• Fish: One of her servants is known as “The Fisherman.”22
• Lioness: Egyptian Hathor, and Hathor’s dark counterpart Sekhmet, or the Arabian goddess Al-Lat,23 as well as the Levantine goddess Qudshu. If Athirat is connected to these goddesses, she may share a link to the lioness. Lionesses are known as the primary hunters of the pride, fierce, loyal, and nurturing to their young.
• Snake: Since Athirat may be part of the Goddess identified as Qudshu (possibly a conglomerate of Athirat, Athtart, and Anat), she is associated with snakes. A biblical association of snake to the tree of knowledge—often linked to Athirat—could indicate a connection.
• Ibex: This association is seen in the ancient ivory lid from Ugarit, modern-day Ras Shamra in Syria. The ibex is an elegant goat-like animal with magnificent curving horns; they represent trusting in divine providence.
• Donkey: Athirat uses a donkey for transportation. Mother Mary of Christian tradition likewise travels by donkey to Bethlehem before she bears her son Jesus. Instead of symbolizing humility, the donkey symbolizes royalty and power.
Herbs and Plants
• Date Palm: This symbol reflects Athirat’s role as tree of life and knowledge, and demonstrates her nurturing qualities. From date-palms, the Canaanites received wine, fruit, shelter, sweetener, and fibers; date palms must always grow near some reliable source of rainfall or water, and thus they indicate oases in the desert.
• Oak: This tree is associated with Athirat in Israelite times. Ancient hands carved her small votive statues from oak24 or almond wood.25
• Myrrh: Although not strictly related to Athirat, the Canaanites highly prized an anointing oil made of olive oil infused with myrrh26 Both healers and clergy used myrrh to care for the physical and spiritual needs of those they served.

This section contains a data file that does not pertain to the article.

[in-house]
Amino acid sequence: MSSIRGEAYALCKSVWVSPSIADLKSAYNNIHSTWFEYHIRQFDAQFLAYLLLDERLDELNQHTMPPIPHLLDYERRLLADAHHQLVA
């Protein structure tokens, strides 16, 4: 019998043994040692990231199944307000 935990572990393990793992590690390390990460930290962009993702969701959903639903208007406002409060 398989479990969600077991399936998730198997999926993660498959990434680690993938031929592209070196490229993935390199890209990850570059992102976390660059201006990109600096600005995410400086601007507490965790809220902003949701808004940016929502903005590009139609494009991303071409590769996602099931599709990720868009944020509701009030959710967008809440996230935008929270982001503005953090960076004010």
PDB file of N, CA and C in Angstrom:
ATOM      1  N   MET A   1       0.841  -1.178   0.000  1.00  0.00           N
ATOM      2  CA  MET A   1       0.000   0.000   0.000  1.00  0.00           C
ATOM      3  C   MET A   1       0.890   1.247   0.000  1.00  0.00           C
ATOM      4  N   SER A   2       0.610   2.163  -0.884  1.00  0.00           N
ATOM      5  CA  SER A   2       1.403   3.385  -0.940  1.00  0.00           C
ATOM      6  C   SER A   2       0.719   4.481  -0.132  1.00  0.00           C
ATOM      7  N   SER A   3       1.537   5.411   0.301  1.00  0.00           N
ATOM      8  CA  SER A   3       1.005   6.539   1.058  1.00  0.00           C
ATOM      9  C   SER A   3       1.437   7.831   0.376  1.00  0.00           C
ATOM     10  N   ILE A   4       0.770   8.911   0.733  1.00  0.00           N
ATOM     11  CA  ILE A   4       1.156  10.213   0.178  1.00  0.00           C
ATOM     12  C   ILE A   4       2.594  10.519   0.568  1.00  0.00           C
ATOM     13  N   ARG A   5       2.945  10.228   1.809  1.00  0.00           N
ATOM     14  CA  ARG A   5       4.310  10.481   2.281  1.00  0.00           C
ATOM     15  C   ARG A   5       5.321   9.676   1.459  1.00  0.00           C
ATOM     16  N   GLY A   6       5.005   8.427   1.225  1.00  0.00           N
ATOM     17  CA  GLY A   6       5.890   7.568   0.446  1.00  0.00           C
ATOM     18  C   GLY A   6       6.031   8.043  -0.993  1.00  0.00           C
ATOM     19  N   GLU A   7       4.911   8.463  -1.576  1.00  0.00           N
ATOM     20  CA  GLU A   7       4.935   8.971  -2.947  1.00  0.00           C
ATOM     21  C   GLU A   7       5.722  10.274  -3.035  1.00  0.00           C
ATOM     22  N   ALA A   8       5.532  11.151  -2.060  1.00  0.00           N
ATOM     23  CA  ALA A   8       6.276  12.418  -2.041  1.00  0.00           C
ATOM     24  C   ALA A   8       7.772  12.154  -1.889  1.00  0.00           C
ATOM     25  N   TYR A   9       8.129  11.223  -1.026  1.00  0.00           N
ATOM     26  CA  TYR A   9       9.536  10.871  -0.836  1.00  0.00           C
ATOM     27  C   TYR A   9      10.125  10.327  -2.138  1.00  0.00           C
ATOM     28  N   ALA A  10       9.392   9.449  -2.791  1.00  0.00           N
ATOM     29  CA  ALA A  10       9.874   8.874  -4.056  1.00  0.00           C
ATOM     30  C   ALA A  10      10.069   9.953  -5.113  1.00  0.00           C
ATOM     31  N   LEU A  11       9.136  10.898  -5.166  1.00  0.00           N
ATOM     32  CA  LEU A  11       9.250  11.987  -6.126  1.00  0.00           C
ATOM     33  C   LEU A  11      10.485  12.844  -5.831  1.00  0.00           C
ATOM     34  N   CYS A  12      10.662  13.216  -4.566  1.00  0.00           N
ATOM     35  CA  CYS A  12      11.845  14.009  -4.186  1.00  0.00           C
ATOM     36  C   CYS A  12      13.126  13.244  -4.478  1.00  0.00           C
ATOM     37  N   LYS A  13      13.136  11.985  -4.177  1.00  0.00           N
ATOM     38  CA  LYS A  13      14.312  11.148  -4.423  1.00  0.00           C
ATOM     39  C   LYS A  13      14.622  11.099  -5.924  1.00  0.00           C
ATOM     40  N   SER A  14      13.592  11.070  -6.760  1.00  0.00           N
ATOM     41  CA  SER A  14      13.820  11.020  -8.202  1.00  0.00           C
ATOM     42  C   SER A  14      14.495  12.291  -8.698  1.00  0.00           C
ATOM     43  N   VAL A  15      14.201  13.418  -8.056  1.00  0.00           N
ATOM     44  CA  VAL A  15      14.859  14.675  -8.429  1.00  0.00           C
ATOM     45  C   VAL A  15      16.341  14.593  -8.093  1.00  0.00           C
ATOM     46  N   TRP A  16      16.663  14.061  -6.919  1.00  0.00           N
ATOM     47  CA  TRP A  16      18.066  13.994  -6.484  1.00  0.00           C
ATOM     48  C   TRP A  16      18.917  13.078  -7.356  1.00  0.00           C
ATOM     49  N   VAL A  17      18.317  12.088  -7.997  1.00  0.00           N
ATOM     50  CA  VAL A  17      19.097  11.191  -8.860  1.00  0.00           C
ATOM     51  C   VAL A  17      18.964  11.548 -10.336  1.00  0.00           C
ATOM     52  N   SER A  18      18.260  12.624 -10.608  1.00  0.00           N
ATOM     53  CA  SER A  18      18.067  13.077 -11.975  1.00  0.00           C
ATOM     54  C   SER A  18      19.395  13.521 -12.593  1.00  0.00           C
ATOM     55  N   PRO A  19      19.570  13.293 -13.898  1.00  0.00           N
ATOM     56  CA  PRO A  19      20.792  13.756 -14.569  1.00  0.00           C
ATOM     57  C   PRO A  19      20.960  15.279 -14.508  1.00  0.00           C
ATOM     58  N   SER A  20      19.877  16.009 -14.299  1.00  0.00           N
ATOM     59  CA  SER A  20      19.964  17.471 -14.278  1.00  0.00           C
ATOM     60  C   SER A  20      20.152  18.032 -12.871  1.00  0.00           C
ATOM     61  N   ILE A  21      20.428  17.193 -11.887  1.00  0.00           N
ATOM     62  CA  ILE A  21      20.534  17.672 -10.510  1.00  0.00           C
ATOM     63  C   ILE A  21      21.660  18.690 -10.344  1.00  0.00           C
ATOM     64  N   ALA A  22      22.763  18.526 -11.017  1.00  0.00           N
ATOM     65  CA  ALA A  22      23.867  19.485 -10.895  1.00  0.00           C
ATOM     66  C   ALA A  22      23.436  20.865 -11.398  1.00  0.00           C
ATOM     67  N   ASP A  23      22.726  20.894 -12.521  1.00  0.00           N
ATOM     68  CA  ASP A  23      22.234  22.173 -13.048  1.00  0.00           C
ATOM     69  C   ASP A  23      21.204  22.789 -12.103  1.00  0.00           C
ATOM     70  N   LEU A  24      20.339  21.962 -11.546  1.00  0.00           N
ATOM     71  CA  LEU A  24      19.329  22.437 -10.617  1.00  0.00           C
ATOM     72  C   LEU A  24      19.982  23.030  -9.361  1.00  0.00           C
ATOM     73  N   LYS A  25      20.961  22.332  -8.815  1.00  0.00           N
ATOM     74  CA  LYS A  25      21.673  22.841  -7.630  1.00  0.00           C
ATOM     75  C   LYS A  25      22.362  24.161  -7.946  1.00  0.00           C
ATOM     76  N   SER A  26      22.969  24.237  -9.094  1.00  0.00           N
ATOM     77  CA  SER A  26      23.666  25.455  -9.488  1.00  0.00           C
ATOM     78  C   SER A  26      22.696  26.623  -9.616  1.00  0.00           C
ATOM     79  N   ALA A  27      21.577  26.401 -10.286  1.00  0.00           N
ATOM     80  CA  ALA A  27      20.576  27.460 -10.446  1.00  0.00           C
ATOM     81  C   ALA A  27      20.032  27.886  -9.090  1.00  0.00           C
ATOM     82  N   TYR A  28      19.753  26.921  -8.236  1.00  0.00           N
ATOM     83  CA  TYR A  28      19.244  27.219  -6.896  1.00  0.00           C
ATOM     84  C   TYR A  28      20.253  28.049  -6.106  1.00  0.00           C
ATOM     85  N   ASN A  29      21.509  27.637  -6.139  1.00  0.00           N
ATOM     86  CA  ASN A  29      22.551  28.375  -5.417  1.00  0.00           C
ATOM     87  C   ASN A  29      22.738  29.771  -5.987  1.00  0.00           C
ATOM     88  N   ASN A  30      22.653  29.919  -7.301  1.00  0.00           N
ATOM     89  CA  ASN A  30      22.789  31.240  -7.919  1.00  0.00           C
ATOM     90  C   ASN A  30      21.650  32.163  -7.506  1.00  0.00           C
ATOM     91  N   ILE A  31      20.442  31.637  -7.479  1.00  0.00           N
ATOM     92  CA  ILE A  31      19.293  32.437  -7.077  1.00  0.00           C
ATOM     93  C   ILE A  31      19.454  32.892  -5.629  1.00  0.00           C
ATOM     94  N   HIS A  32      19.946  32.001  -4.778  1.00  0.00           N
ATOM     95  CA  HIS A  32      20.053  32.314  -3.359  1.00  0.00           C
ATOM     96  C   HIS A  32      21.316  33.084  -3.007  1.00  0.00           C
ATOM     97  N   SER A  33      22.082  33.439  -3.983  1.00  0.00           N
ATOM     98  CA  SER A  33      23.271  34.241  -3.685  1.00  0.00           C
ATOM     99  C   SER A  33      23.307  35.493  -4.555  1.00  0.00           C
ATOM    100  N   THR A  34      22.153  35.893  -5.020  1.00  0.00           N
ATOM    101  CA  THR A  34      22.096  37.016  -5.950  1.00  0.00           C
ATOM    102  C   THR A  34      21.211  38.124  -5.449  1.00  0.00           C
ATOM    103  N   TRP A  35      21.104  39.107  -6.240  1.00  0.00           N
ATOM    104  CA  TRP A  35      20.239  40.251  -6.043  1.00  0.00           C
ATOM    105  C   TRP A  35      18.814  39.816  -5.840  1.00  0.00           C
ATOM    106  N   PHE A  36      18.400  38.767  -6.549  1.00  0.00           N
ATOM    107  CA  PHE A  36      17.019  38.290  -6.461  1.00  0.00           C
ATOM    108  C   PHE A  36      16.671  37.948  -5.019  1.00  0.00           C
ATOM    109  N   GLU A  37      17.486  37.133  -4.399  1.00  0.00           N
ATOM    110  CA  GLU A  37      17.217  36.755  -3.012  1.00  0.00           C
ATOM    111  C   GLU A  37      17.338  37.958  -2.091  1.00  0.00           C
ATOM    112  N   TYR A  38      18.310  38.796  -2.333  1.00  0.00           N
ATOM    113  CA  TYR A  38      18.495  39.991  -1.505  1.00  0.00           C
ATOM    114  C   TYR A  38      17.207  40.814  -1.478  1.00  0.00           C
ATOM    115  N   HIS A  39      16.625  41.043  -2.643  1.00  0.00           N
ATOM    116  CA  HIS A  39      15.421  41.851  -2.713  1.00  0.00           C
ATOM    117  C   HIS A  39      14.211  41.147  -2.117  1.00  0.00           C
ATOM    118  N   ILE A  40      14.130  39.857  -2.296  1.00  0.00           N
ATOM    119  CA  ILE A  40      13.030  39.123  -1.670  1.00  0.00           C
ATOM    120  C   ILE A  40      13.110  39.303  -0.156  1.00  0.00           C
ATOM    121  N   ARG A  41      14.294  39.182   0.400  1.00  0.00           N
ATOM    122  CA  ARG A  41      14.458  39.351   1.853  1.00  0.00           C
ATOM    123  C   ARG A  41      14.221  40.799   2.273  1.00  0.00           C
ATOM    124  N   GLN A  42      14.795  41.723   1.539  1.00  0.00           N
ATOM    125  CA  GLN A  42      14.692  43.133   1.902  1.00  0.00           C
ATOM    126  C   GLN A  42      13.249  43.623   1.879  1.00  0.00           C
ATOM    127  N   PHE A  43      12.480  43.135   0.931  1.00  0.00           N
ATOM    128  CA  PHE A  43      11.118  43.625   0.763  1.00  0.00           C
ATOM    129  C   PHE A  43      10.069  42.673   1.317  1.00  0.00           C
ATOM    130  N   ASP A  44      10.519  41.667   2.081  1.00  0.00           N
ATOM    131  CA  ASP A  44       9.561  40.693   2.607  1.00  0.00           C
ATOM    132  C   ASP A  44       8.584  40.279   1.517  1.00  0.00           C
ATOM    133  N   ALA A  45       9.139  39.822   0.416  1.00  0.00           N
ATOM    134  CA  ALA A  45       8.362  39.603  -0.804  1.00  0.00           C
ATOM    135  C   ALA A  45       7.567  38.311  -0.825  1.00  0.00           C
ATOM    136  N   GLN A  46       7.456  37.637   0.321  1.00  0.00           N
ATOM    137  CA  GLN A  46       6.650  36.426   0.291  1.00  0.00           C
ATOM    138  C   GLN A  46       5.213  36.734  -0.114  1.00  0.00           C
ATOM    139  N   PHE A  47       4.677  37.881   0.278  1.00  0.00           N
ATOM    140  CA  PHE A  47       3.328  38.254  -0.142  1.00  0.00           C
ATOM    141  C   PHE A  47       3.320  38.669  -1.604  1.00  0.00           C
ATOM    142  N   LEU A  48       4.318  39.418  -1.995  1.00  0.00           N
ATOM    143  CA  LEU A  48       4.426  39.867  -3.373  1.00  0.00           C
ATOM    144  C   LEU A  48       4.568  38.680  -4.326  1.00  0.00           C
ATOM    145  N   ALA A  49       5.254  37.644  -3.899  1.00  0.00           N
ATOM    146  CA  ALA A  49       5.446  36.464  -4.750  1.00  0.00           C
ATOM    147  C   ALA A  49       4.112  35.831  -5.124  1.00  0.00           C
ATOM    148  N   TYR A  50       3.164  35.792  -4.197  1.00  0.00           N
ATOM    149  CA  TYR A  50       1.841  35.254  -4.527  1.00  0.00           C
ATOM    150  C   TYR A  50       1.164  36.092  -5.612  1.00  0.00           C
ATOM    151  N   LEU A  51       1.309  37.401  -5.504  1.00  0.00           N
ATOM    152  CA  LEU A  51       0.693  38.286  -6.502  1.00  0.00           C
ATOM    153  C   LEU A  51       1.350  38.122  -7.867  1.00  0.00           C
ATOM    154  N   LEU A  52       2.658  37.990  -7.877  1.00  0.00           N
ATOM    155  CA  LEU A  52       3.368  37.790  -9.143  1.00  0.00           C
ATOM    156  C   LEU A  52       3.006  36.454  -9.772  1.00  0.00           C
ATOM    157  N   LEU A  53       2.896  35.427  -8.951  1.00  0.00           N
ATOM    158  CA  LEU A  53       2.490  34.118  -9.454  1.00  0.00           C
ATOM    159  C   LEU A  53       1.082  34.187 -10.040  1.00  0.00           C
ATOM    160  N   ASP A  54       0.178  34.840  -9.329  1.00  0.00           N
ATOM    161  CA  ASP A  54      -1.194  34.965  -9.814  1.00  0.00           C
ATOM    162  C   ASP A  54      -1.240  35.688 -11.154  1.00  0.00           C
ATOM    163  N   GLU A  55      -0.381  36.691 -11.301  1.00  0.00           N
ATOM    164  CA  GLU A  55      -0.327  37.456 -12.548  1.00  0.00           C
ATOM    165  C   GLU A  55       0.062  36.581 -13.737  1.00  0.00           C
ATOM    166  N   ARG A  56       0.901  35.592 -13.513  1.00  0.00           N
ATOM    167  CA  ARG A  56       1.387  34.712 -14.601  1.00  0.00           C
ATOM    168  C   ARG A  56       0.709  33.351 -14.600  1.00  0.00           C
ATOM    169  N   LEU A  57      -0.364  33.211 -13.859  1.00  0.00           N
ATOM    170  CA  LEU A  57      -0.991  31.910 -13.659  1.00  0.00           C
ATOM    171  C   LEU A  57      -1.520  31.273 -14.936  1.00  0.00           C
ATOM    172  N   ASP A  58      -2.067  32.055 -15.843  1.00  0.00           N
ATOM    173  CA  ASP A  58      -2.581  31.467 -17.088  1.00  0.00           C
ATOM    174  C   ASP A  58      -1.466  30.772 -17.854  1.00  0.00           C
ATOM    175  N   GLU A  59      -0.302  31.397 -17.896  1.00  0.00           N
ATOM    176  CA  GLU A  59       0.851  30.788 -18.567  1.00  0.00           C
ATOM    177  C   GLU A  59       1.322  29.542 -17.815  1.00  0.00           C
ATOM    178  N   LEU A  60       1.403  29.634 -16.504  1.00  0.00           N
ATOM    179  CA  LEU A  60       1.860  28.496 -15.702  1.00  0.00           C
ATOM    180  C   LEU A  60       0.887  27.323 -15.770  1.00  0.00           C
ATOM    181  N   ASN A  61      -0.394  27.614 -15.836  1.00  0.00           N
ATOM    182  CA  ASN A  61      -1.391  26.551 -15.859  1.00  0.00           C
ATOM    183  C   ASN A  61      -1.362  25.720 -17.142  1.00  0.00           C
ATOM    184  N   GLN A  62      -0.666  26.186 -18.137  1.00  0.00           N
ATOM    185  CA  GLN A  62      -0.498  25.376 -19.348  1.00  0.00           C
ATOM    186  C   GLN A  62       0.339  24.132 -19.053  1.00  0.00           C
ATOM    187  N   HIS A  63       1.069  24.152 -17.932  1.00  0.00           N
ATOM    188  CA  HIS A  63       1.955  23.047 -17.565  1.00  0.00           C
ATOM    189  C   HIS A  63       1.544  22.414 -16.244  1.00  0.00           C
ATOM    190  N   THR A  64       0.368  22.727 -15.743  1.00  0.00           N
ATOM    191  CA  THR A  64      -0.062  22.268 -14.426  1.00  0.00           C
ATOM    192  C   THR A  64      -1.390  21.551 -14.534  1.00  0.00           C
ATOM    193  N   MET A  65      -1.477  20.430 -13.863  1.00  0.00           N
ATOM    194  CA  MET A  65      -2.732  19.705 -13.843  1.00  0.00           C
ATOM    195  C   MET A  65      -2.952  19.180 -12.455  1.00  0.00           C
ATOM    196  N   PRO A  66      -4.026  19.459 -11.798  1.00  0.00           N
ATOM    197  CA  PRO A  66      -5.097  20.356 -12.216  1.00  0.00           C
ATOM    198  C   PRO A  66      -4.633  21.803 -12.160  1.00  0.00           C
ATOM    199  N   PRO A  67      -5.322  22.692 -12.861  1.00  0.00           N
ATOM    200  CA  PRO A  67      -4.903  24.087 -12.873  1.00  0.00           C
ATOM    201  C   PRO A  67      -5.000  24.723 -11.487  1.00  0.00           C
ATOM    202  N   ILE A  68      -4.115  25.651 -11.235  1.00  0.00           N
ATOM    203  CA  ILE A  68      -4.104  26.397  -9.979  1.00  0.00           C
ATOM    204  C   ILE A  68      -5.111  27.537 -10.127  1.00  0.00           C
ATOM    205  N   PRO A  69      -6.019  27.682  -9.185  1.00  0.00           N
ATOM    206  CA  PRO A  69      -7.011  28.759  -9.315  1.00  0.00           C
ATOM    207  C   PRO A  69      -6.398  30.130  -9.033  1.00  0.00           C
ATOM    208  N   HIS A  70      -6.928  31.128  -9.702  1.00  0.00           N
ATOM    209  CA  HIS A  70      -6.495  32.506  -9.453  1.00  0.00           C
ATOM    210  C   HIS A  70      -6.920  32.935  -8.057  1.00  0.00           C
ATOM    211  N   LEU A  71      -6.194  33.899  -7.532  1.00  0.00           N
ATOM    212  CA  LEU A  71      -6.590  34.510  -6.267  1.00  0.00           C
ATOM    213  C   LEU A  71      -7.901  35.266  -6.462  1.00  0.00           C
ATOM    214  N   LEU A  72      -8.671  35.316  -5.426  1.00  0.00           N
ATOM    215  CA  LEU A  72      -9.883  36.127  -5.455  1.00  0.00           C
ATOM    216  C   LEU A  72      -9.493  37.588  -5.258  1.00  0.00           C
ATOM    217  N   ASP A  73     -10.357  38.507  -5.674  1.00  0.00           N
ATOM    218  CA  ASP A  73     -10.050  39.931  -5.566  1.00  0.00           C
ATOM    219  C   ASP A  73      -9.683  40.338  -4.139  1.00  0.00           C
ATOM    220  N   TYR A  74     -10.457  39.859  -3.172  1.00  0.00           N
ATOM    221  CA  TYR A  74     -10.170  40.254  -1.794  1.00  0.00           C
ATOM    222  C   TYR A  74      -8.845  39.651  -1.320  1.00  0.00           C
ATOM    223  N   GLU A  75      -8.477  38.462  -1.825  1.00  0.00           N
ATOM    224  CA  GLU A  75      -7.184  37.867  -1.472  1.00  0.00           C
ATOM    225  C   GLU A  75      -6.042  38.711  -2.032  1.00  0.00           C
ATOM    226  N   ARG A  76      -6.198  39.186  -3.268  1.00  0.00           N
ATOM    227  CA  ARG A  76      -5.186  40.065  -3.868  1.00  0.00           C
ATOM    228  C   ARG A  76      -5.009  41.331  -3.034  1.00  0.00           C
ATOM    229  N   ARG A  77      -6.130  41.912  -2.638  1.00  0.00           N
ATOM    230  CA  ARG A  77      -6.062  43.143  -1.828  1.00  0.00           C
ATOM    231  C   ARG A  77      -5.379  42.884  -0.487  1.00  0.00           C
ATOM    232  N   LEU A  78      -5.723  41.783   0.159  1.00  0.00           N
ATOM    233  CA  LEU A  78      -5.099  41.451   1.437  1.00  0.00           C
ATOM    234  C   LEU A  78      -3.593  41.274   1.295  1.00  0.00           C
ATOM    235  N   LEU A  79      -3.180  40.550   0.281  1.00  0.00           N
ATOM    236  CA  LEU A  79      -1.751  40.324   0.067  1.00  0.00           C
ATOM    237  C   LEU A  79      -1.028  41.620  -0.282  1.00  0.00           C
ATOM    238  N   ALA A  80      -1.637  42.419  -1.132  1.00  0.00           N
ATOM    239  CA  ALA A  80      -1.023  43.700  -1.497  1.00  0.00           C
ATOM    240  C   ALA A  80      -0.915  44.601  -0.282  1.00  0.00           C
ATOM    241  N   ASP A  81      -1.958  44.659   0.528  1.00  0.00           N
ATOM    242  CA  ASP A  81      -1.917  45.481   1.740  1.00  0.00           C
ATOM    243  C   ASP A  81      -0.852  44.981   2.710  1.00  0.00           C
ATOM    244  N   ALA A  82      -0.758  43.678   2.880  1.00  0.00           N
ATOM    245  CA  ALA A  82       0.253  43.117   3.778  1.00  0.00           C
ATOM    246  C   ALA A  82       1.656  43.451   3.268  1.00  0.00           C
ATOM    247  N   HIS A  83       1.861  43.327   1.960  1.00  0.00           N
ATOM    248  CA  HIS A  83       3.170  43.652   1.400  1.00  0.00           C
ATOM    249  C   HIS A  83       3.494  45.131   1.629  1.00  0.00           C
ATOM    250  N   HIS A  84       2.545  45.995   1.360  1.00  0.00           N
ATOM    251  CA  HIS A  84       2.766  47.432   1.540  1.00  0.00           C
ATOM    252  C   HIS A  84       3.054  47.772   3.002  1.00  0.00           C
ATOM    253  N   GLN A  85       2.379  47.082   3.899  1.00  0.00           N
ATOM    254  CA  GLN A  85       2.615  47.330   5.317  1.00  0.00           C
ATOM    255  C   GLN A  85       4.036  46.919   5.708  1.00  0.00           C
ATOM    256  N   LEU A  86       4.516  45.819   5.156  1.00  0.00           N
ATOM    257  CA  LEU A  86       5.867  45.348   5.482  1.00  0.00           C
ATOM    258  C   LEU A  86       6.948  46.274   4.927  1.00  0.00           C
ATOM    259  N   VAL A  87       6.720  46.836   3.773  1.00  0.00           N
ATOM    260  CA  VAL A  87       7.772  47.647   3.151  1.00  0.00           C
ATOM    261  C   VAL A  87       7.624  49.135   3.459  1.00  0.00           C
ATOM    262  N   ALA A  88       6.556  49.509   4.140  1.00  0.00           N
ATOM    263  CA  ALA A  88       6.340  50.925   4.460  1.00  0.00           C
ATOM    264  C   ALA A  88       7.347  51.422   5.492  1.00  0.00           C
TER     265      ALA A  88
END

• Lily: Images from Canaan and Egypt depict the goddess Qudshu standing atop a lion, and holding lotuses or lilies. Lily is associated with Mother Mary in Christian tradition. Mary and Qudshu have tentative links to Athirat.
• Rose: This is a modern association. As Athirat often reflects the feminine divine, I often associate her with roses, preferably light colored roses.
• Henna: The ancient Canaanites painted themselves with henna before sacred rituals, and thus henna is associated with sacredness and the deities.
• Petrified Wood: This is a modern association stemming from Athirat’s connection to trees.
• Turquoise: If Athirat is associated with the Egyptian Goddess Hathor, or the Arabian Al-Lat, then she is also connected with turquoise.27
• Malachite: In ancient times, malachite may have been ground and used as a cosmetic. The ancient Egyptians used malachite in making green eye-shadow,28 although I advise against this use today—modern green eye shadow is safer to use. This modern association reminds me of Athirat’s qualities as qadish holy and beautiful.
• Gold: This modern association reminds me of Athirat’s power, wealth, abundance, and queenship.
• Purple: This color is associated with ancient Canaan and its daughter culture the Phoenicians. They made a purple dye from murex,29 a shellfish. This color was so beautiful and desirable that it became prohibitively expensive: only royalty and the very wealthy could afford it. The color suits a queen. This same dye was available not just in purple, but in deep blue violet and vivid red violet.
• Gold: Although this is a modern association of Athirat, the color represents her wealth, and royalty. Many statues of Canaanite deities were plated with gold.